Sustainability Measurement: The Heat is On
On the heels of COP27 and the relative lack of progress towards agreement beyond the loss and damage accord, it’s clear the real estate industry and governments still have a long way to go to deliver on climate change promises.
Knowing that close to 40% of carbon emissions are related to the built world, we (JLL) have made our own commitments and we are not alone in the industry in doing so. To reach those goals will require the deployment of technology at scale in two areas: 1) the use of buildings and 2) the construction and renovation of buildings.
Technology in the use of buildings
Most of today’s existing buildings will still stand in 2050. Given that, the emphasis will be on remediation – the reduction of emissions by improving the sustainability profile of these aging buildings. The first and easiest approach is to reduce energy consumption. At JLL Spark and at our larger divisional home, JLL Technologies, we’ve invested in solutions for energy efficiency:
• Companies like Turntide Technologies have developed improved motor technology that allows significant reductions in energy use without material changes in activities or habits. Using them in building facilities can deliver up to 50% energy reductions.
• Likewise, the use of ‘central nervous systems’ like Building Engines, coupled with AI control of HVAC systems via Hank, allows for smarter usage without restrictions in terms of comfort or usability.
• Other portfolio companies like VergeSense and Infogrid use IoT sensor tech plus smart software to eliminate unnecessary energy usage, such as lighting, heating, and cleaning unoccupied areas. These efforts, plus the measurement and reduction of water use and waste production will help reduce the environmental impact of the built world. Further efforts will be required at a larger scale than single buildings, however, so expect to see startups addressing smart grids and energy distribution entering the sustainability field sooner rather than later.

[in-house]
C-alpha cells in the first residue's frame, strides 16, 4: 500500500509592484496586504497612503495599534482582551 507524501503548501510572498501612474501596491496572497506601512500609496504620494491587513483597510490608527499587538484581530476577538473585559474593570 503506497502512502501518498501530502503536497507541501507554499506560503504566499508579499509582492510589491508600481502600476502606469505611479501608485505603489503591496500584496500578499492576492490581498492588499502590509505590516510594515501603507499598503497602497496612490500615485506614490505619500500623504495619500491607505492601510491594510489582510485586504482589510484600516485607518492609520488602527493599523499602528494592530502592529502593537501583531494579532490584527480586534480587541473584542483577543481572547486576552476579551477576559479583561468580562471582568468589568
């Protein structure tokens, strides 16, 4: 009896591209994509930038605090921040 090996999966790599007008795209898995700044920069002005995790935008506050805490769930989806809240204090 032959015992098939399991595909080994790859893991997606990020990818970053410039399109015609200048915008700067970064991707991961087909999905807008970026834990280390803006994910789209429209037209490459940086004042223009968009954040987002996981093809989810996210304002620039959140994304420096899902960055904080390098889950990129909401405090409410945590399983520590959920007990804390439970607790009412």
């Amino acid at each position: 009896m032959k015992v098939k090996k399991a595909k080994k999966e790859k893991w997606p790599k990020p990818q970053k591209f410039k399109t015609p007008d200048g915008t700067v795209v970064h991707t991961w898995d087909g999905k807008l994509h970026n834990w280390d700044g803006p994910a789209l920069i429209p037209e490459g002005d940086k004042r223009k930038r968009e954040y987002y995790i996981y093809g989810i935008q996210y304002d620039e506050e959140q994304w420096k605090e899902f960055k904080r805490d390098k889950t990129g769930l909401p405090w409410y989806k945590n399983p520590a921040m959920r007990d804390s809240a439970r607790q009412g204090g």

It seems inevitable that changes in behavior and the restriction of certain usage patterns will also be needed, and the ability to measure and control the consumption of energy and resources will play a role as the deadlines for carbon net zero approach, and regulations tighten.
Technology in the construction or renovation of buildings
The construction of buildings today is highly carbon intensive, with cement and steel significantly contributing to carbon cost. We expect that regulations will mandate every building to meet strict goals for embodied as well as generated carbon. These may also be accompanied by rules that promote retrofits and the re-use of materials. Therefore, it will be crucial for innovative startups to deliver the commercial and residential buildings of the future, for example:
• JLL Spark has invested in Juno, a startup pioneering a viable way of creating sustainable communities using mass timber rather than traditional methods.
• Veev is another of our portfolio companies; they have created the ‘Veev System’, a vertically integrated process to deliver turnkey buildings in a near zero waste fabrication plant.
• Other portfolio companies such as ecoworks deliver retrofits for multifamily buildings with AI-driven targets without disrupting residents. Alice Technologies maximizes the returns of a complex development project at any stage of its life cycle, not just at the start.
Despite the market conditions, sustainable solutions are gaining ground as the industry has clearly understood their importance, especially when it comes to impending regulations and the threat of stranded assets. At JLL Spark, we’re actively looking for the entrepreneurs and startups tackling these issues, so that we can jointly deliver the progress the world deserves from our industry.
Written by Raj Singh, managing partner
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